Do you know any parents who are incarcerated? You can submit their contact information to WELS Prison Ministry at wels.net/refer. Please ask the Lord to bless this new resource, helping mothers and fathers to do what is possible in a task that seems impossible: parenting from prison.

By Pastor David Rosenbaum, Prison Ministry publications editor

 

 

 

Finding Peace

How do you define the word “peace?” There are many ways, including “the absence of conflict,” or “a feeling of serenity,” or “quietness.” So what does Jesus mean when he says: “I leave my peace with you. I give my peace to you. I do not give it to you as the world does. Do not let your hearts be troubled. And do not be afraid. (John 14:27 NIrV).

The second half of the verse gives us Jesus’ meaning. He doesn’t want us to be troubled or afraid. So why does it seem I’m almost always anxious or fearful about something? That’s because I still carry around my original sinful nature that hates following Jesus. Apostle Paul talked about this in Romans 7:19, “I don’t do the good things I want to do. I keep on doing the evil things I don’t want to do.” I don’t want to be anxious or afraid, but part of me can’t help it. It’s always going to believe the devil’s lies that God does not love me, isn’t strong enough to help me, or just doesn’t care.

But Jesus shows us his way out. Let’s turn to Roman’s 7:24-25: “What a terrible failure I am! Who will save me from this sin that brings death to my body? I give thanks to God who saves me. He saves me through Jesus Christ our Lord.” Jesus doesn’t just give us peace; he IS our peace. When fearful thoughts attack you, and they will, remember two things. First, remember how much Jesus loves you. My favorite verse for this is Romans 5:8: “But here is how God has shown his love for us. While we were still sinners, Christ died for us.” Second, remember the trouble is temporary. I have two favorites for this. John 16:33b “In this world you will have trouble. But be encouraged! I have won the battle over the world” and 2 Corinthians 4:17 “Our troubles are small. They last only for a short time. But they are earning for us a glory that will last forever. It is greater than all our troubles.”

God says “Don’t be afraid” over 300 times in the Bible. He knows we need to hear it constantly. It has been said: “Courage is not the absence of fear, but the ability to act despite the fear.” Let’s live our lives for and with Jesus despite any fear in our hearts. What are some actions that can help focus on Jesus instead of fear? Here’s a few:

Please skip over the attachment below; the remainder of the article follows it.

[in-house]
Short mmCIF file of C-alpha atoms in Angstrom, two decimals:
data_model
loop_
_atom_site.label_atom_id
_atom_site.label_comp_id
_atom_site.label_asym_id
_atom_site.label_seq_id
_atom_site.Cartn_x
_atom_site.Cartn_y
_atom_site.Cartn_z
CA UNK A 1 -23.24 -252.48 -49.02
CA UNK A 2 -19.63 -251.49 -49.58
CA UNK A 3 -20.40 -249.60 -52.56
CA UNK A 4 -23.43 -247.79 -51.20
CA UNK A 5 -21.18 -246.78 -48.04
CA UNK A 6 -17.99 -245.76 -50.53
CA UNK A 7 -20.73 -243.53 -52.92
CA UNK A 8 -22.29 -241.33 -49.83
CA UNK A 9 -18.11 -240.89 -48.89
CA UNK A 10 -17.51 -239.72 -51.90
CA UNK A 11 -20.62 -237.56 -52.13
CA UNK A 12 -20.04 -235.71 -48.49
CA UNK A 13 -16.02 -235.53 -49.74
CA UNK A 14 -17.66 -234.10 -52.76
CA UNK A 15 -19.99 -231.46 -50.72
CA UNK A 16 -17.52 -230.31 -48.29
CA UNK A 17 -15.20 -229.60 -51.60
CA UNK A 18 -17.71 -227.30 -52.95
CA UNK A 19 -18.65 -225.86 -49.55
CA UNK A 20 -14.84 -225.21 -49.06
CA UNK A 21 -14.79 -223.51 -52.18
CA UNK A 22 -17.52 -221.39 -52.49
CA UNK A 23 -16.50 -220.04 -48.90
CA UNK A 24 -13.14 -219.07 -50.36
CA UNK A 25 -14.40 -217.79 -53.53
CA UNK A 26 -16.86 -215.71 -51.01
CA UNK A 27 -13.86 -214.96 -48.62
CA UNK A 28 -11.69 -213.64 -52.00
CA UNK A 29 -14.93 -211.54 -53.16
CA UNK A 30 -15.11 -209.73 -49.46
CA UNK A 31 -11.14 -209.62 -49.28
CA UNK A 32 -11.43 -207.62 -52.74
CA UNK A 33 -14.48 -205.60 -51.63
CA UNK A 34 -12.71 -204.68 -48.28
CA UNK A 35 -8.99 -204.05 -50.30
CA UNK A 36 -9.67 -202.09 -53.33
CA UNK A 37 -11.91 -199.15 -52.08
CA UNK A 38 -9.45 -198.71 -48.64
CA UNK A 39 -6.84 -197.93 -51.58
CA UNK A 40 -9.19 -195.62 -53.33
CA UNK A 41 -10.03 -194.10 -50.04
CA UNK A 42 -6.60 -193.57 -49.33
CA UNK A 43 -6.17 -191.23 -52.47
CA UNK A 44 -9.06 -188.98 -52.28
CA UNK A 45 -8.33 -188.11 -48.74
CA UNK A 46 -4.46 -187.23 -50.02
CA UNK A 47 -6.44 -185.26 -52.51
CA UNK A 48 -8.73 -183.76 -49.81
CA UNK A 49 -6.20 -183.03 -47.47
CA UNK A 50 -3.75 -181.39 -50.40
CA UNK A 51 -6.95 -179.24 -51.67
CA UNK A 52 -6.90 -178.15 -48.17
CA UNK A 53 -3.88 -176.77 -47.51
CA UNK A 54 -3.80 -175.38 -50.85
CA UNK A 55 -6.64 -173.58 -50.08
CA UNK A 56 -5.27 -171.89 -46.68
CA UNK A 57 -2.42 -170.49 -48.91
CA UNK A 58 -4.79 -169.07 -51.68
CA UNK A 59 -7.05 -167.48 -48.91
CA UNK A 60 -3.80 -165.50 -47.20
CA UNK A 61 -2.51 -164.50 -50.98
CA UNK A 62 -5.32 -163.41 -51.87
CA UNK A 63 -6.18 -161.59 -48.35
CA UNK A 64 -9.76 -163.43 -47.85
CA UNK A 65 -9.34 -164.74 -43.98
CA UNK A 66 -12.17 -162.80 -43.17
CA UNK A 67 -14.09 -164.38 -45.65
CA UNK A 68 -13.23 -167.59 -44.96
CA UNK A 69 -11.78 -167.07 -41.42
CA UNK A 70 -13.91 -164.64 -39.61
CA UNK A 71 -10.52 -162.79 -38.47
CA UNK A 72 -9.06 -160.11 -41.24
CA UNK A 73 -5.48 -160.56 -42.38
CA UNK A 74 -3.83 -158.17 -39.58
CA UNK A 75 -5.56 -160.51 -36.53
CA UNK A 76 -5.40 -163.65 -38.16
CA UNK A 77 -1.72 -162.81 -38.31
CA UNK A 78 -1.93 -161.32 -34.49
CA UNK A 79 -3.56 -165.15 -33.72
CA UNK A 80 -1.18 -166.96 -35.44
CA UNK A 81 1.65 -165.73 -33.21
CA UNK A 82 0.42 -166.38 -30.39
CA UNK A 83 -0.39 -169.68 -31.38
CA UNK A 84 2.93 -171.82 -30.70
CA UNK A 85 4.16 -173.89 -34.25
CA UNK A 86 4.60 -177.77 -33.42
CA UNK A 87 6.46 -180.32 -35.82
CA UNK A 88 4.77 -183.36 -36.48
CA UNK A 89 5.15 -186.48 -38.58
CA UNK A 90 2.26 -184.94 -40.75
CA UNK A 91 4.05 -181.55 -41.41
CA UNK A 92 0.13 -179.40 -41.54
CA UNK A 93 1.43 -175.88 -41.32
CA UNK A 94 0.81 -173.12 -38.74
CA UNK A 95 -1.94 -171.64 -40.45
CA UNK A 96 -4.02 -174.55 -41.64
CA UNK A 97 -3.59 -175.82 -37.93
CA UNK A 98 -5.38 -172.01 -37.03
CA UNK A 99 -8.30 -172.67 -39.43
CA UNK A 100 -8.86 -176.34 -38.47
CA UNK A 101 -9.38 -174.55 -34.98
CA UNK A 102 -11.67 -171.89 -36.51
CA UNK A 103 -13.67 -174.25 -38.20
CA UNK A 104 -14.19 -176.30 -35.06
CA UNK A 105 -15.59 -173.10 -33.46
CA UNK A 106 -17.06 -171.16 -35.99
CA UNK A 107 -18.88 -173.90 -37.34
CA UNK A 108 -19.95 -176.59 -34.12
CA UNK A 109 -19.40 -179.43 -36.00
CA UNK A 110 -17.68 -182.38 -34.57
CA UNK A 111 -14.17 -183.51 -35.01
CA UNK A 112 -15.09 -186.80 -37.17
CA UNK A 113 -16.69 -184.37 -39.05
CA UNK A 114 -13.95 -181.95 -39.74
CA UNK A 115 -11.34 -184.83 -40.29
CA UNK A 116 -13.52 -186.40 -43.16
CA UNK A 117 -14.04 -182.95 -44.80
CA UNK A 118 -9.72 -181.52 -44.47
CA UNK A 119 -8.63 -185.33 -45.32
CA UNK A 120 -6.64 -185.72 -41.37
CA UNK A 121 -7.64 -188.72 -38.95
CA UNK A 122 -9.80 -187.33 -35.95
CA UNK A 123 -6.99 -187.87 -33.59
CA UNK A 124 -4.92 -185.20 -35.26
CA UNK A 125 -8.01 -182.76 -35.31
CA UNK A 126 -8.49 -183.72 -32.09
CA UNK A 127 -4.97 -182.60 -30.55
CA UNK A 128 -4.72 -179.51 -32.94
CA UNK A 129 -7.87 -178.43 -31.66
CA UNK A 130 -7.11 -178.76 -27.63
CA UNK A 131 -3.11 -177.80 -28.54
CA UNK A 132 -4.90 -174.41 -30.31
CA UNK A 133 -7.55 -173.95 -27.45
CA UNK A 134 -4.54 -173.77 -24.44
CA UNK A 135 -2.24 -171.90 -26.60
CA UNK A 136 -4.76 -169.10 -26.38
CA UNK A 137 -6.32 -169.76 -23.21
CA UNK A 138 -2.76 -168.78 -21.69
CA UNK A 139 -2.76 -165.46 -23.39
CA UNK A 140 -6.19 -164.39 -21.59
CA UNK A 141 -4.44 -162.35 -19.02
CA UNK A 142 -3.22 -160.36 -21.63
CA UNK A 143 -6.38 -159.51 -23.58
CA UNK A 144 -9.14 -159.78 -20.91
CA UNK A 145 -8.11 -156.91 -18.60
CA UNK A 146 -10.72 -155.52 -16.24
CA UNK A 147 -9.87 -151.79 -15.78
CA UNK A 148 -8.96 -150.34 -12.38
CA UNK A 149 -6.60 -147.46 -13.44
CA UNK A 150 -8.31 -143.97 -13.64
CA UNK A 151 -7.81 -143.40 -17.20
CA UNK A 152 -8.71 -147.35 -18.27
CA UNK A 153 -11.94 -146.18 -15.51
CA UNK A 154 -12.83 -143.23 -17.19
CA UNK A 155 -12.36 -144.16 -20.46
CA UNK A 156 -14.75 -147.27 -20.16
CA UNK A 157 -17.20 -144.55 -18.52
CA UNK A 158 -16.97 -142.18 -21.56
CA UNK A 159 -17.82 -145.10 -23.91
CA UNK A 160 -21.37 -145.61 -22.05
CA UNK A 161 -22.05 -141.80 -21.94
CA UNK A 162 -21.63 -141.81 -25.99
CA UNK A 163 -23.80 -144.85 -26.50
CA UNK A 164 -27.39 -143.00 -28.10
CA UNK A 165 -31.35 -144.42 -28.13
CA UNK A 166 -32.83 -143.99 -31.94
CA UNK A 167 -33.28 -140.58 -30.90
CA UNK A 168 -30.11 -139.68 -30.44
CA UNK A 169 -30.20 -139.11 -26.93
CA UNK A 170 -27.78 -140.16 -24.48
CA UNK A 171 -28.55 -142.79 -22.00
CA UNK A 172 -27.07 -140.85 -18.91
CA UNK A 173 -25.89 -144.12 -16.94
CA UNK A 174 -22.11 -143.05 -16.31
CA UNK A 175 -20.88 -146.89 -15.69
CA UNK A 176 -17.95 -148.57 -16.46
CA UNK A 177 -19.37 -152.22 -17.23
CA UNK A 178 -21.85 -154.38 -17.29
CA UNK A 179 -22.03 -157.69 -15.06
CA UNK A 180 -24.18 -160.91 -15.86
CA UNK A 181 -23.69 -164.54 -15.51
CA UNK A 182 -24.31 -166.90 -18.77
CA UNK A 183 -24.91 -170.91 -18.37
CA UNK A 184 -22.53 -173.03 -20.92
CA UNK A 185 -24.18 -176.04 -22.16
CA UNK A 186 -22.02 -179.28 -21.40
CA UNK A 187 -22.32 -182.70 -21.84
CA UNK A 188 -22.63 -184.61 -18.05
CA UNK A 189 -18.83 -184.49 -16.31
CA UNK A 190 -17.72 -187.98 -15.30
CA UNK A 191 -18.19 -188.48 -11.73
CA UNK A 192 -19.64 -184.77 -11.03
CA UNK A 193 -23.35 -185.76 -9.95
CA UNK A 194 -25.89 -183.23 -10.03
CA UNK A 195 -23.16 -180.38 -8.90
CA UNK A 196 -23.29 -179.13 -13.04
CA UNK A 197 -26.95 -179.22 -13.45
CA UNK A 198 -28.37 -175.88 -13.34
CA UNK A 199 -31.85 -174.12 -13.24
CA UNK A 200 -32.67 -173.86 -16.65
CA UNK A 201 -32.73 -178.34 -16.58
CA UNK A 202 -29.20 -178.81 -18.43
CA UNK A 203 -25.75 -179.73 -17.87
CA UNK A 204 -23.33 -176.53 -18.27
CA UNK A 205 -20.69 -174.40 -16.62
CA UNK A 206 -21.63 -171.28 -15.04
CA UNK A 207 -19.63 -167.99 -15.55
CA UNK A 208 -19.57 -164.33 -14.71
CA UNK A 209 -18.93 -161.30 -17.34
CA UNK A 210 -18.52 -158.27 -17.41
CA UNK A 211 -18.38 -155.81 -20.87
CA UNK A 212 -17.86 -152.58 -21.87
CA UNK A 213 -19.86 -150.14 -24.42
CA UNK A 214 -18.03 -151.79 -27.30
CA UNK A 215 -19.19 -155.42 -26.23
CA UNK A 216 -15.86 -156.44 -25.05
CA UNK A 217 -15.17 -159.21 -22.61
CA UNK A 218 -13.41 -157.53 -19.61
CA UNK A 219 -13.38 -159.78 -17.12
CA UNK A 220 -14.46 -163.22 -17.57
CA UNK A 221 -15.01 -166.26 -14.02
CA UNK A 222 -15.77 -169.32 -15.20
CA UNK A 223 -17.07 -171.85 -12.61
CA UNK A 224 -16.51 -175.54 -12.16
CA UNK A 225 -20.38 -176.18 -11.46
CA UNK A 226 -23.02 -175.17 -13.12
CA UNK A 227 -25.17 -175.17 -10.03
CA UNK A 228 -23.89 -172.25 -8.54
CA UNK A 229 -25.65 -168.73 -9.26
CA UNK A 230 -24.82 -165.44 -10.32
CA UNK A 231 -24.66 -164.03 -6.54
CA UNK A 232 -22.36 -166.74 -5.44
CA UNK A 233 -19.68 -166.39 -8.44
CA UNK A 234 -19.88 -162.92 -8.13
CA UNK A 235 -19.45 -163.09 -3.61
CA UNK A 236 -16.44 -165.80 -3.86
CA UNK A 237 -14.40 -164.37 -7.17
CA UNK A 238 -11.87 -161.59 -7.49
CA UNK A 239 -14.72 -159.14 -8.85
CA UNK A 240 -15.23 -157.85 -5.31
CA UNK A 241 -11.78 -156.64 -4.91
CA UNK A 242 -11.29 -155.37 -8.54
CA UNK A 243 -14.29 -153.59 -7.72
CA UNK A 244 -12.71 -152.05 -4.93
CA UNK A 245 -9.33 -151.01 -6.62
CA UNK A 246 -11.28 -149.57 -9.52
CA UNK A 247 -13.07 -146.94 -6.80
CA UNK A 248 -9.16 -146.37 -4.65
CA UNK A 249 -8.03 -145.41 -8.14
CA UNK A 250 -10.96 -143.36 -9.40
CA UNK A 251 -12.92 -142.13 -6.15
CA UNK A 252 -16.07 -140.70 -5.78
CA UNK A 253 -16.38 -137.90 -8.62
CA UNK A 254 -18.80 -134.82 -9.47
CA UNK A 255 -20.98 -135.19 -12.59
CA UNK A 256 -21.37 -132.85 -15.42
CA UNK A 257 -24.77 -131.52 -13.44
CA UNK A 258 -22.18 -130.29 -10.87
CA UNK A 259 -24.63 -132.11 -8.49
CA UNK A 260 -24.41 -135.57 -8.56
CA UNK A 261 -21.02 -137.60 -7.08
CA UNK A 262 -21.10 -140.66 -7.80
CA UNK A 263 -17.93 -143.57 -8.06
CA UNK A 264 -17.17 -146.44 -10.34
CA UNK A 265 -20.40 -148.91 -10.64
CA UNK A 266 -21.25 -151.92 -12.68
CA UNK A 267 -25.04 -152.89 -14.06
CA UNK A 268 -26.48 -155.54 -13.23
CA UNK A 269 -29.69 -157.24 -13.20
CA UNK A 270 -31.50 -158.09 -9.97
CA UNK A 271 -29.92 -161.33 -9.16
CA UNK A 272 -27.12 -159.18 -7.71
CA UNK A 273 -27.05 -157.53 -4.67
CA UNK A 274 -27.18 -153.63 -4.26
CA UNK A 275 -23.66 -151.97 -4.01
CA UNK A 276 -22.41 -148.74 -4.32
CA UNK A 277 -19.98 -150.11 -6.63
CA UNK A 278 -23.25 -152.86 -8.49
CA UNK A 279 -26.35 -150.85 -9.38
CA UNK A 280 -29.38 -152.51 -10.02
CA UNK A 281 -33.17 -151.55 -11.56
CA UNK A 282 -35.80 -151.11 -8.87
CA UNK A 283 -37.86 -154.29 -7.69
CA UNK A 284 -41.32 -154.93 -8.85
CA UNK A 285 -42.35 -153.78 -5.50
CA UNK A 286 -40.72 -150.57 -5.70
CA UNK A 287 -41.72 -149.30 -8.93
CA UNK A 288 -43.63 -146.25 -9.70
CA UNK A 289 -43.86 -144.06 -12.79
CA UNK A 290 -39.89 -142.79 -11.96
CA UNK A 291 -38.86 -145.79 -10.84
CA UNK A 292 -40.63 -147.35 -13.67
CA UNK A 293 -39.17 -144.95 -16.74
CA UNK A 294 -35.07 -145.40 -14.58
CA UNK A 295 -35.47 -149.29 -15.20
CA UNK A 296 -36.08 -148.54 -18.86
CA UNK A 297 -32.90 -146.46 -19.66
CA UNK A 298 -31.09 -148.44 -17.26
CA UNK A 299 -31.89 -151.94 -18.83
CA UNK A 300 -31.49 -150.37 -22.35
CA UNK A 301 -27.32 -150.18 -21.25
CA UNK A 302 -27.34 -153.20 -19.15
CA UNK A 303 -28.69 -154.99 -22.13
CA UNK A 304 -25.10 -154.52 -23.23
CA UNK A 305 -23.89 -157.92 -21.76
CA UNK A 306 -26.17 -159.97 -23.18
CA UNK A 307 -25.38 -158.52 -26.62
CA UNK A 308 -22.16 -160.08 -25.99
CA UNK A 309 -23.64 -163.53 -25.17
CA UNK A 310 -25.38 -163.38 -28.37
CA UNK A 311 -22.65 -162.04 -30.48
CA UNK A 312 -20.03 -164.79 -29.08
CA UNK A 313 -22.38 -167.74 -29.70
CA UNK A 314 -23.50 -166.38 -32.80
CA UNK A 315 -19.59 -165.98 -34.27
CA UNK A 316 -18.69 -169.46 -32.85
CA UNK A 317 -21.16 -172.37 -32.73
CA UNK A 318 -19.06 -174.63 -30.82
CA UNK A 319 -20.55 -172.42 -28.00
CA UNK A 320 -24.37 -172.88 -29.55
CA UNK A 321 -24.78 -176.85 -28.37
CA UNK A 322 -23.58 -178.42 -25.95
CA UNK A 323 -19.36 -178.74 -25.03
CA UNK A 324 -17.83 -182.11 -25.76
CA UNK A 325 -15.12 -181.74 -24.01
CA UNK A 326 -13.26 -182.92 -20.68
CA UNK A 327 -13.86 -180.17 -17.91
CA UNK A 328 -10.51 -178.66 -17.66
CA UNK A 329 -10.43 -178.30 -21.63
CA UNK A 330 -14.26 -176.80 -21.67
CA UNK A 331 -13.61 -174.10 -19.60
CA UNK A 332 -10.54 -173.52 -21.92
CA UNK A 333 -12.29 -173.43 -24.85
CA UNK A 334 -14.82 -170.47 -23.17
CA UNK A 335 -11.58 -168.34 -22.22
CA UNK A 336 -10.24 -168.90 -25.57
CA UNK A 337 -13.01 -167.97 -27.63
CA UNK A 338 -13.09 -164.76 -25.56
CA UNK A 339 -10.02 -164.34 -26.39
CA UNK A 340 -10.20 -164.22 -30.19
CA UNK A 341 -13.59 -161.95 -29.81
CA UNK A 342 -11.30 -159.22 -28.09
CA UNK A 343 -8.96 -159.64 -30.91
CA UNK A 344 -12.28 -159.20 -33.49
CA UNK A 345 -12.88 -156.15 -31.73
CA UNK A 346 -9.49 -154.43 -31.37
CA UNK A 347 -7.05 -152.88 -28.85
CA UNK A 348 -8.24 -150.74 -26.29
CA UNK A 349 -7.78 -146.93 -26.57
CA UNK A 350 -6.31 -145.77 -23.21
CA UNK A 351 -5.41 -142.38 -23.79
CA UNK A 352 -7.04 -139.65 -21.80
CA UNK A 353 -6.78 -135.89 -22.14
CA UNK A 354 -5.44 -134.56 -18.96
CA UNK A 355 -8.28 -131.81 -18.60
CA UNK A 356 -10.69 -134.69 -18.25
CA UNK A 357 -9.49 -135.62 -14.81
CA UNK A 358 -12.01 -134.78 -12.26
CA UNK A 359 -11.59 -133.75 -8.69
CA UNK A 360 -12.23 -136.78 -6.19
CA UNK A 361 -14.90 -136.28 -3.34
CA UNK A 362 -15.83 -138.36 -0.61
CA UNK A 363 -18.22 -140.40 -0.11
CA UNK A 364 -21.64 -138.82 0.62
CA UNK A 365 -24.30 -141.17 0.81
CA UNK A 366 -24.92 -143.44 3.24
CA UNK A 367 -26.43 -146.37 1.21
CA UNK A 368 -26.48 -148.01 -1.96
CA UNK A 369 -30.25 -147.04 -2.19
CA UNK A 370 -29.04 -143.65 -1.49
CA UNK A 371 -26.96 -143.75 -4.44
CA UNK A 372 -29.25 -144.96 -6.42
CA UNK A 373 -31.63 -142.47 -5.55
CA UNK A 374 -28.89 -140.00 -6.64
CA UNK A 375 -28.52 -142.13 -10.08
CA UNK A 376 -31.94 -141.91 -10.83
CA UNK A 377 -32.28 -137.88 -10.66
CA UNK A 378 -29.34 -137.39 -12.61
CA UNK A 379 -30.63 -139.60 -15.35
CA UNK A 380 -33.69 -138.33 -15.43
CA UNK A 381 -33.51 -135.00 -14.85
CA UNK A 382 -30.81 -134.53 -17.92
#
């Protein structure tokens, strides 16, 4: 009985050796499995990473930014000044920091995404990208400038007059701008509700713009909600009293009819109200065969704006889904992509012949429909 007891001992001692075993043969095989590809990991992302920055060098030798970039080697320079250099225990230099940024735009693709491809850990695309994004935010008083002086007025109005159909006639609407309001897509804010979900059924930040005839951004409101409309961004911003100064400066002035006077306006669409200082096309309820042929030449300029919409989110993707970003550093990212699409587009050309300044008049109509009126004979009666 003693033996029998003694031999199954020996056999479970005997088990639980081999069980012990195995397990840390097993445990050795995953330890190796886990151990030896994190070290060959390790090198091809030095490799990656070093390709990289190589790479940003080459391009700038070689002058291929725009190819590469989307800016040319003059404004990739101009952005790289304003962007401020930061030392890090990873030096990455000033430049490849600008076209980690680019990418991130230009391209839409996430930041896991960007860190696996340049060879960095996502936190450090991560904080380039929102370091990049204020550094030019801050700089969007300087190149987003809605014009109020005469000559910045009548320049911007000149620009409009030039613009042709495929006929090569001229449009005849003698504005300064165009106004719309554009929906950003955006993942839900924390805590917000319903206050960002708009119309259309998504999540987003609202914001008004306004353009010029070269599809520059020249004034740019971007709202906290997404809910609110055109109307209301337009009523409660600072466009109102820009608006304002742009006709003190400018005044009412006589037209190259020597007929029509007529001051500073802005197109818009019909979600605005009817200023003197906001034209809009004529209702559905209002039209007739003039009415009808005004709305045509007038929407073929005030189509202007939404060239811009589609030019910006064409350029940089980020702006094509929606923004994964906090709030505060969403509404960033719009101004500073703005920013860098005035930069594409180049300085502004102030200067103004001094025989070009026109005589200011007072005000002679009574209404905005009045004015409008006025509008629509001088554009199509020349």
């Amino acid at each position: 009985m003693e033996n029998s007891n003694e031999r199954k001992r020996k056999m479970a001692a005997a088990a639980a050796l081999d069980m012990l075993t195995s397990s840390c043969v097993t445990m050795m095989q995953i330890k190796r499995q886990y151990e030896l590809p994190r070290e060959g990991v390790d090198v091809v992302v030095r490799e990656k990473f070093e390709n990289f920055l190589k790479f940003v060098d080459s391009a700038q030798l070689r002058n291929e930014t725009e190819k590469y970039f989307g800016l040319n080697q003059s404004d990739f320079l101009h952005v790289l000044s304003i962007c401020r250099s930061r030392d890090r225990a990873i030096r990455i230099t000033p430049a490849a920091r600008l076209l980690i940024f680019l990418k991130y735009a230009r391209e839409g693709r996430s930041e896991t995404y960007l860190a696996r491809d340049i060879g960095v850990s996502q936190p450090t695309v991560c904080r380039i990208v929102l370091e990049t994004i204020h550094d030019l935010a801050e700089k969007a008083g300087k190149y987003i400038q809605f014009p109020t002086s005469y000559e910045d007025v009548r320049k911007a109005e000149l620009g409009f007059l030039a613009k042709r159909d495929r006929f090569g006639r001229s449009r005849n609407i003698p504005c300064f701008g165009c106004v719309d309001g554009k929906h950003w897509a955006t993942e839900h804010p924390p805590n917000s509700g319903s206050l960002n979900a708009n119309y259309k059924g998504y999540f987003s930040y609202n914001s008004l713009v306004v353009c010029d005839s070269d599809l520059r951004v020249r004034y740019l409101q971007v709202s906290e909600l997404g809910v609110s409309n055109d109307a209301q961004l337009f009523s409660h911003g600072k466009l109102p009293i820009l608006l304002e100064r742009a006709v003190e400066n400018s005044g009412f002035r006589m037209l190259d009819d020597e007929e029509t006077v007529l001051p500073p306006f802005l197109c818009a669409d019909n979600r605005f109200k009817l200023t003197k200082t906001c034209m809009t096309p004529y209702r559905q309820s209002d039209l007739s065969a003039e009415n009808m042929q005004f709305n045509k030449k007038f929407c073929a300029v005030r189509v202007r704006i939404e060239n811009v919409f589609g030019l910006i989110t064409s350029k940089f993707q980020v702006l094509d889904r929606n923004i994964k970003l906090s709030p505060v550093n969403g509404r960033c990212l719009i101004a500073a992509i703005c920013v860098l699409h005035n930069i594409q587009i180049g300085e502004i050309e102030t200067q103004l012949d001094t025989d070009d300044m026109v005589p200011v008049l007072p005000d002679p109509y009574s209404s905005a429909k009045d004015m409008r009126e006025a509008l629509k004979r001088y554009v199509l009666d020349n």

• Live one day at a time (Matthew 7:34). Plan, but don’t dwell on worst case “what ifs.” Focus on serving Jesus today and cross tomorrow’s bridge when you get there.
  • Trust Jesus to provide the grace needed to endure any temptation to fear, but not until you need it (1 Corinthians 10:13; 2 Corinthians 12:9).
  • Memorize scripture to recall when you need to replace fearful thoughts with Jesus’ promises. Some candidates include the verses above, Psalm 23, Romans 5:3-5, 8:18, and 8:37-39, Hebrews 13:5-6 or use your own personal favorites.

He will give us true peace as we need it now, and perfectly in eternity.

 

 

 

Check out new resources for volunteers and congregations

The Prison Ministry Committee has made several resources available recently to people who desire to get involved with or make others aware of our ministry. Here’s a quick summary.

NEW TRAINING MODULE:
MENTORING A RETURNING CITIZEN
This video-based training resource helps church leaders prepare their members to mentor people returning to the community from incarceration. Mentoring returning citizens can be an effective way for a Christian to put faith into words and actions. It can be found at welscongregationalservices.net/mentoring-a-returning-citizen.

PRISON MINISTRY AWARENESS & COMMUNICATE TO THE NEXT GENERATION
We completed two resources recently that are available at: welscongregationalservices.net/prisonministryawareness.

  • Worship planning resources for a Prison Ministry Sunday emphasis: A planning sheet is available for a service focused on Prison Ministry with suggested hymns, psalm, and prayers, together with a sermon on 2 Corinthians 5:16,17.  A few stories and comments from inmates that have benefited from our Bible studies are included at the end of the sermon sheet.
  • Sunday School/Lutheran Elementary School lesson based on Onesimus and Philemon to emphasize welcoming into God’s family those with troubled backgrounds. The lesson contains student and leader sheets for four grade levels (PreK- Grade 6).

These new materials work well for a Prison Ministry Awareness Sunday or event at your congregation or school. The promotional resources make both adults and children aware of the mission potential of WELS Prison Ministry and to cultivate concern for the lost. Church or school leaders may use them as part of a mission project where offerings will be designated for this work.

These promotional resources can also lay the foundation for preparing congregation members to serve the people in a local correctional facility with the Word, or to mentor people returning to the community from incarceration. More resources to assist congregations with awareness and acceptance are under development and will be added to the WELS Congregational Services website soon.

 

 

 

 

Golden Opportunities

The Prison Ministry Committee (PMC) understands that our ministry is at a crossroads. Methods used to deliver the gospel to inmates are changing. Inmates are communicating less frequently via US Mail. More inmates are being given access to electronic communication (similar to e-mail) as well as other services such as book or music downloads to tablets that the inmates own. Our ministry needs to adapt to this new environment. Frequent opportunities to share Law and Gospel with many more inmates nationwide are available if we can adapt our efforts to this new reality.